See also: perse and Perse

EnglishEdit

 
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EtymologyEdit

Borrowed from Latin per (by itself), from per (by, through) and (itself, himself, herself, themselves).

PronunciationEdit

AdverbEdit

per se (not comparable)

  1. In and of itself; by itself; without determination by or involvement of extraneous factors.
    • 2007, Tima Smith, Per Se: An Anthology of Fiction, page 176:
      It's not that I've got anything against kids per se, but I believe in discipline.
    Some people say that a hangover is caused by impurities in the drink, not by the alcohol per se.
  2. (chiefly in negative polarity environments) In a true or literal sense; as one would expect from the name.
    It's not a museum per se, but they do have some interesting artefacts.
    • a. 1998, anonymous conversationalists, quoted in, 1998, Tom Chiarella, Writing Dialogue, Story Press, →ISBN, page 12:
      I take photographs. But I'm not a photographer.
      Per se.
      Right. Not per se.
      Right.
  3. (philosophy) Being a thing that posits itself and is a principle of its own determination.
    • 1988, J. van Rijen, Aspects of Aristotle’s Logic of Modalities, page 137:
      Everything not applying per se in one of these two senses is called an accident.
    • 2015, Gaven Kerr, Aquinas's Way to God: The Proof in De Ente et Essentia:
      Thus, unless there exists some being that exists per se, the origination of esse in a chain of composites itself remains unexplained and quite mysterious. And the existence of a being that exists per se is affirmed through a denial of an infinite regress of essence-esse composites causing other such composites.
  4. (law) Not leaving discretion to the judge to take into account additional factors that could rebut the judgment, deriving the qualification from the statute.
    The law makes drunk driving illegal per se.
    • 1981, Hugh Laurence Ross, Deterrence of the Drinking Driver: An International Survey[1], Washington, D.C.: U.S. Department of Transportation, page 80:
      Until recently Denmark hesitated to adopt a formal per se law, preferring to give more discretion to its judges, but the general practice was to take blood tests and to convict those accused under the classical law if the blood alcohol concentration was greater than 100 mg./100 ml.
    • 1986, Administrative Per Se: A Summary of State Forms and Procedures:
      In an effort to assist states that may have recently adopted or expect to adopt administrative per se, NHTSA has collected sample copies of forms and a brief description of the administrative procedures from selected states with in-place programs.
    • 2006, Sheldon Kimmel, How and why the Per Se Rule Against Price-fixing Went Wrong, page 1:
      CBS (441 U.S. 1 [1979]) explains, the per se rule against price-fixing isn't to be taken literally.

Usage notesEdit

  • Because this is originally a Latin phrase, it is sometimes italicized when it is written.

QuotationsEdit

SynonymsEdit

TranslationsEdit

AdjectiveEdit

per se (not comparable)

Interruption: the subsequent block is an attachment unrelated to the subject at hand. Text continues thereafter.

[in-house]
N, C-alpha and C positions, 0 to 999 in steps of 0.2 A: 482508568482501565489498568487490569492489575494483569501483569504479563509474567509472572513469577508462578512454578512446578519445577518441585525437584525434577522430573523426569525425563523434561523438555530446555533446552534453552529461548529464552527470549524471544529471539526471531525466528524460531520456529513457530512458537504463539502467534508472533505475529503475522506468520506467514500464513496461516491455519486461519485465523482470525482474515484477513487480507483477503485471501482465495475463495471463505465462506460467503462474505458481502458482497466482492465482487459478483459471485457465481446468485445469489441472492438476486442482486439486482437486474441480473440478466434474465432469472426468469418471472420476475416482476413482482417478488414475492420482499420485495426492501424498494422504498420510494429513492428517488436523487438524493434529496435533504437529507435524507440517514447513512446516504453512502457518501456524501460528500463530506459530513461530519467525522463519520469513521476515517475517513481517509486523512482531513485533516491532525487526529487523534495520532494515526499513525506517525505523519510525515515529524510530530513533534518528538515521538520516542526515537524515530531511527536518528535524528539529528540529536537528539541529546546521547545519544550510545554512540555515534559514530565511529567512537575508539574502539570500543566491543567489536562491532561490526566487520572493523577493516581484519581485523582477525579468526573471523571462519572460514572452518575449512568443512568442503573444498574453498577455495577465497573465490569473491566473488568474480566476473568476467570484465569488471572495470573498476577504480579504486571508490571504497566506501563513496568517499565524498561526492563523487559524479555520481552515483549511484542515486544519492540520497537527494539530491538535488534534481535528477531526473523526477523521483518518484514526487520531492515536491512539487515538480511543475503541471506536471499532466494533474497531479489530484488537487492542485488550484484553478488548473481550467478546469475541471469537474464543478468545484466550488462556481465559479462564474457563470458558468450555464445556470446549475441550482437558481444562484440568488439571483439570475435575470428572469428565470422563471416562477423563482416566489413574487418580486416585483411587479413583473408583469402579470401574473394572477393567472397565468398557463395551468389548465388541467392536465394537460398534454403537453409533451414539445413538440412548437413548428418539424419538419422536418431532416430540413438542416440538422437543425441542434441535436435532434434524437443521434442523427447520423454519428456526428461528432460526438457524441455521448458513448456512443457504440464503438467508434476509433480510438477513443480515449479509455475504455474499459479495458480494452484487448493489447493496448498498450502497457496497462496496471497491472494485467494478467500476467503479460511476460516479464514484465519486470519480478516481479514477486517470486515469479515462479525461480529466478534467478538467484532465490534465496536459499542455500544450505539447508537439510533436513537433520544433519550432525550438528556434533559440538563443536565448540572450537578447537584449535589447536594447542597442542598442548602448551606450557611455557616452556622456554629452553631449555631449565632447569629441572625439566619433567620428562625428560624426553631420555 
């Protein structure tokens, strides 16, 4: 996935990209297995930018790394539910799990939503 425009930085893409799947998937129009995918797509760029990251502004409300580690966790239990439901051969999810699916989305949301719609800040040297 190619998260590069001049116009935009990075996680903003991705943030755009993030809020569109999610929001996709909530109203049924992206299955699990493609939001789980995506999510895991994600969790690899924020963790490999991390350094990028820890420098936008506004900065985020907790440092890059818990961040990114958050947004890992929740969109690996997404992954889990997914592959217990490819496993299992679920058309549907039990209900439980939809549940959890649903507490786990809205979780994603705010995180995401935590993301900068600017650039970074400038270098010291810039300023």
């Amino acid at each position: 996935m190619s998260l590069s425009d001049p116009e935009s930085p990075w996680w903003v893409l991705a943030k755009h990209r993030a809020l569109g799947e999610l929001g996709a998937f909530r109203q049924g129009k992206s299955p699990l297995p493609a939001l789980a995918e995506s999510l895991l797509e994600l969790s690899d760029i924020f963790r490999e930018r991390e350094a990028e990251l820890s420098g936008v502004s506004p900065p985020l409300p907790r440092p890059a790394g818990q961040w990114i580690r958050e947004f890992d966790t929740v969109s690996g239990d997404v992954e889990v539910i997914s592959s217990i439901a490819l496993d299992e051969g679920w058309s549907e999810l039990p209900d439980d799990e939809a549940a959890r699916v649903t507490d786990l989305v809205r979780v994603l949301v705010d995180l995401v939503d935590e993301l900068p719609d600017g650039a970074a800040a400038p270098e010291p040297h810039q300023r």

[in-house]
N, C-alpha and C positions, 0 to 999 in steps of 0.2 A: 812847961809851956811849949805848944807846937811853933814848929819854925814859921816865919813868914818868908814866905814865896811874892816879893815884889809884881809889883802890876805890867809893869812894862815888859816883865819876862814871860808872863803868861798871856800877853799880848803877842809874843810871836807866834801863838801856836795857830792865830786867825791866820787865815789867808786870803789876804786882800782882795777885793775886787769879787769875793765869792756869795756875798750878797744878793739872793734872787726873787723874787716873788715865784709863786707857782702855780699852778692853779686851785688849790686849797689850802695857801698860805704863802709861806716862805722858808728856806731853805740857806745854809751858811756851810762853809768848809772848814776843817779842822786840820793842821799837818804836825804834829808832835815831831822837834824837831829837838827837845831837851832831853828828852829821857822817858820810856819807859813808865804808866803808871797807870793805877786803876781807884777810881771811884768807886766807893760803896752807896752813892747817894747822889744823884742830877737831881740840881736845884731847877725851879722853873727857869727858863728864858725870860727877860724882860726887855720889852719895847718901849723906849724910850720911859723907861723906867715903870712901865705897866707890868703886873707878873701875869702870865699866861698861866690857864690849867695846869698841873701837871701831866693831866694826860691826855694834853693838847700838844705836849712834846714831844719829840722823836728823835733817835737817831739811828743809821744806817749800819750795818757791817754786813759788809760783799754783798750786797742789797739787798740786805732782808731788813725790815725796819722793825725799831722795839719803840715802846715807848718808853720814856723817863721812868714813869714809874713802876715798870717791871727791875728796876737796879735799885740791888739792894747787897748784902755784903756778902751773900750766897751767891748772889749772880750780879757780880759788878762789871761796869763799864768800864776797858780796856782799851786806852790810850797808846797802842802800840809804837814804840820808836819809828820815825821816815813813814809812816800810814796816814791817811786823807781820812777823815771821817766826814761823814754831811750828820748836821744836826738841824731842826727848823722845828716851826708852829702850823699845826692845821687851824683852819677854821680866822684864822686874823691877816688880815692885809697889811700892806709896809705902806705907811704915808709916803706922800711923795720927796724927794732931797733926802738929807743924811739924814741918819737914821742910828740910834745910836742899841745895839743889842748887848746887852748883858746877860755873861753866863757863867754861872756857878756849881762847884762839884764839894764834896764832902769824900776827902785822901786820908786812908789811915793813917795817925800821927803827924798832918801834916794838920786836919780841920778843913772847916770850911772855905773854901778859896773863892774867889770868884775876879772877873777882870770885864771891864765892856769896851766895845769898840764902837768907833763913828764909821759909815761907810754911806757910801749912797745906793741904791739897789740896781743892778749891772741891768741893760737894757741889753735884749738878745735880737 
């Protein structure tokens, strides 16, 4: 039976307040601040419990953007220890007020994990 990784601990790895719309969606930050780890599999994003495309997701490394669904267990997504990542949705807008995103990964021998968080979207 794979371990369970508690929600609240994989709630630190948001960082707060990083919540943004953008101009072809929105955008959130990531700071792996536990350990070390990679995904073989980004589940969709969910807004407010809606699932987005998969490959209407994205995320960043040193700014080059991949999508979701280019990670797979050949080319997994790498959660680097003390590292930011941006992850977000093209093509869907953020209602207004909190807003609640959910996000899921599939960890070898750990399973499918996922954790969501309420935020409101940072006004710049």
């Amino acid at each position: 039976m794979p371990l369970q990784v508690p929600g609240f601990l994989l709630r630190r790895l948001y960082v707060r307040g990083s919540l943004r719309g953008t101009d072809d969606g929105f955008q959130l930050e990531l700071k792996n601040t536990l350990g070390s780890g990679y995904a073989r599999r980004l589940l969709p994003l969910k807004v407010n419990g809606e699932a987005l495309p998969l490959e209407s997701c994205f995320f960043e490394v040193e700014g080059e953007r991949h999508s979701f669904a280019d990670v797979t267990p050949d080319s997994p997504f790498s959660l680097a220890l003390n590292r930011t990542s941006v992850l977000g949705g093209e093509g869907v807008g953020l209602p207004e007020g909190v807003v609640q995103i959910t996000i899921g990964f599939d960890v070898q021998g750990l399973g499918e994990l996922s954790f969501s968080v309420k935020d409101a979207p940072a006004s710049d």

1. (philosophy) Positing itself and being a principle of its own determination.
    • 1988, J. van Rijen, Aspects of Aristotle’s Logic of Modalities, page 137:
      Before stating at 74b5ff. that the connection between the subject and predicate of the premisses of scientific inferences must not be accidental but per se, he introduces the technical terms 'about all' ( 'kata pantos' ) and 'per se' (' kath' hauto ') in order to clarify the meaning of this proviso.
    • 2014, Barrie Fleet, Simplicius: On Aristotle Physics 2, page 97:
      The per se cause of the house is the building skill and the craftsman who exercises it, while the per accidens cause is the fair-skinned or the artistic man. Alexander says: 'Aristotle says that just as anything that exists is one thing per se and another per accidens (by “being what it is per se” he means the substance, and by "what is per accidens" he means the attributes of the substance), so a cause is one thing per se and another per accidens.
    • 2015, Gaven Kerr, Aquinas's Way to God: The Proof in De Ente et Essentia:
      They hold to the impossibility of an actual per se infinity, because in a per se series the effects have a dependence on their causes, in which case if the series were infinite, the ultimate effect would be dependent on an infinite chain of causes; and since an infinity cannot be traversed, the being of such an effect would never be explained.

AnagramsEdit


DutchEdit

Alternative formsEdit

  • (obsolete since spelling reform of 1995) persé

EtymologyEdit

From Latin per (by itself), from per (by, through) and (itself, himself, herself, themselves).

PronunciationEdit

  • IPA(key): /pɛrˈseː/
  • (file)

AdverbEdit

per se

  1. necessarily, absolutely, without fail
  2. on purpose
  3. (rare) per se

Usage notesEdit

The ‘necessity’ meaning is the usual one; the original Latin meaning as in English is rarely used and can be misunderstood.

AnagramsEdit


PortugueseEdit

AdverbEdit

per se (not comparable)

  1. per se (without considering extraneous factors)